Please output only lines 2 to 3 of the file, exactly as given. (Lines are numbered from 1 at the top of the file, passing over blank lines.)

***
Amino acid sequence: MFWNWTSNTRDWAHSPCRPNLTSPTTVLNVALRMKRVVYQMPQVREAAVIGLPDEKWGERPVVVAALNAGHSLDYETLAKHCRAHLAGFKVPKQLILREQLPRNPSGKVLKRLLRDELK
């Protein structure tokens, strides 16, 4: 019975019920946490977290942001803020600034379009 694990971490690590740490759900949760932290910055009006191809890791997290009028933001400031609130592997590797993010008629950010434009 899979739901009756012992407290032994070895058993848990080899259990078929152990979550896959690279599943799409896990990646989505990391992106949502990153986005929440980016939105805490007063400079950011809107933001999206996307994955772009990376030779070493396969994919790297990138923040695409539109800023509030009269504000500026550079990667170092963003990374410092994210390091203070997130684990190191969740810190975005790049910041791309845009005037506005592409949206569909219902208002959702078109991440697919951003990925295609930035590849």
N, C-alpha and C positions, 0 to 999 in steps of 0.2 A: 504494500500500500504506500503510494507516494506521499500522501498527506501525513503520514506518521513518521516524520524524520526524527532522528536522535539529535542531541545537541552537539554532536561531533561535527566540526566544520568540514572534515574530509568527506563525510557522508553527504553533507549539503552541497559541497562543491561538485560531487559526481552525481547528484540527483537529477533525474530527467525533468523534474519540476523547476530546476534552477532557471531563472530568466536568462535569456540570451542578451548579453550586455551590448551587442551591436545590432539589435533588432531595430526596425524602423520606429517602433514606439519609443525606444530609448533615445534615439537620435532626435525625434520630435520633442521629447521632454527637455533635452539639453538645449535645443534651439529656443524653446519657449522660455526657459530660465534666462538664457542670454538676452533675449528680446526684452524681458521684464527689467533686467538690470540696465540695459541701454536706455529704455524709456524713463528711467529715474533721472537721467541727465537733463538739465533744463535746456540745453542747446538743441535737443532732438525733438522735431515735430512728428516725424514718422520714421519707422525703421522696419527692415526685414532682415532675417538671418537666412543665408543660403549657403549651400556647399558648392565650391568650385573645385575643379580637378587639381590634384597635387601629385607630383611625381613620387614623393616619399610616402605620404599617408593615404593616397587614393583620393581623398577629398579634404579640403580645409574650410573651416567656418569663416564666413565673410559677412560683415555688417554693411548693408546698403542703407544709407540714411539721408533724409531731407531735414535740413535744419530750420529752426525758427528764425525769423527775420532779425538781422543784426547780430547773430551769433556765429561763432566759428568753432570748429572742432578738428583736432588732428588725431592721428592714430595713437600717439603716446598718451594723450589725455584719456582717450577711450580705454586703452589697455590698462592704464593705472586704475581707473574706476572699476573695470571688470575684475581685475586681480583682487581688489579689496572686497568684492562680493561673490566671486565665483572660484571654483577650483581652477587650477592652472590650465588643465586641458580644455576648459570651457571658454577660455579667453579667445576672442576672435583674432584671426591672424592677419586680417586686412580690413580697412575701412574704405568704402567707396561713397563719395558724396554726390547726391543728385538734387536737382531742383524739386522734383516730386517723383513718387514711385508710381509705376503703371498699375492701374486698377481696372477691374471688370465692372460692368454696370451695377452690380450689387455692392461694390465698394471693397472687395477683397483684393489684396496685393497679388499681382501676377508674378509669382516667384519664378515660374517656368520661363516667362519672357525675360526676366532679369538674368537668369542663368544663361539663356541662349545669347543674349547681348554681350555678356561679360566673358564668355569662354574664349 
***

């Protein structure tokens, strides 16, 4: 019975019920946490977290942001803020600034379009 694990971490690590740490759900949760932290910055009006191809890791997290009028933001400031609130592997590797993010008629950010434009 899979739901009756012992407290032994070895058993848990080899259990078929152990979550896959690279599943799409896990990646989505990391992106949502990153986005929440980016939105805490007063400079950011809107933001999206996307994955772009990376030779070493396969994919790297990138923040695409539109800023509030009269504000500026550079990667170092963003990374410092994210390091203070997130684990190191969740810190975005790049910041791309845009005037506005592409949206569909219902208002959702078109991440697919951003990925295609930035590849």
N, C-alpha and C positions, 0 to 999 in steps of 0.2 A: 504494500500500500504506500503510494507516494506521499500522501498527506501525513503520514506518521513518521516524520524524520526524527532522528536522535539529535542531541545537541552537539554532536561531533561535527566540526566544520568540514572534515574530509568527506563525510557522508553527504553533507549539503552541497559541497562543491561538485560531487559526481552525481547528484540527483537529477533525474530527467525533468523534474519540476523547476530546476534552477532557471531563472530568466536568462535569456540570451542578451548579453550586455551590448551587442551591436545590432539589435533588432531595430526596425524602423520606429517602433514606439519609443525606444530609448533615445534615439537620435532626435525625434520630435520633442521629447521632454527637455533635452539639453538645449535645443534651439529656443524653446519657449522660455526657459530660465534666462538664457542670454538676452533675449528680446526684452524681458521684464527689467533686467538690470540696465540695459541701454536706455529704455524709456524713463528711467529715474533721472537721467541727465537733463538739465533744463535746456540745453542747446538743441535737443532732438525733438522735431515735430512728428516725424514718422520714421519707422525703421522696419527692415526685414532682415532675417538671418537666412543665408543660403549657403549651400556647399558648392565650391568650385573645385575643379580637378587639381590634384597635387601629385607630383611625381613620387614623393616619399610616402605620404599617408593615404593616397587614393583620393581623398577629398579634404579640403580645409574650410573651416567656418569663416564666413565673410559677412560683415555688417554693411548693408546698403542703407544709407540714411539721408533724409531731407531735414535740413535744419530750420529752426525758427528764425525769423527775420532779425538781422543784426547780430547773430551769433556765429561763432566759428568753432570748429572742432578738428583736432588732428588725431592721428592714430595713437600717439603716446598718451594723450589725455584719456582717450577711450580705454586703452589697455590698462592704464593705472586704475581707473574706476572699476573695470571688470575684475581685475586681480583682487581688489579689496572686497568684492562680493561673490566671486565665483572660484571654483577650483581652477587650477592652472590650465588643465586641458580644455576648459570651457571658454577660455579667453579667445576672442576672435583674432584671426591672424592677419586680417586686412580690413580697412575701412574704405568704402567707396561713397563719395558724396554726390547726391543728385538734387536737382531742383524739386522734383516730386517723383513718387514711385508710381509705376503703371498699375492701374486698377481696372477691374471688370465692372460692368454696370451695377452690380450689387455692392461694390465698394471693397472687395477683397483684393489684396496685393497679388499681382501676377508674378509669382516667384519664378515660374517656368520661363516667362519672357525675360526676366532679369538674368537668369542663368544663361539663356541662349545669347543674349547681348554681350555678356561679360566673358564668355569662354574664349 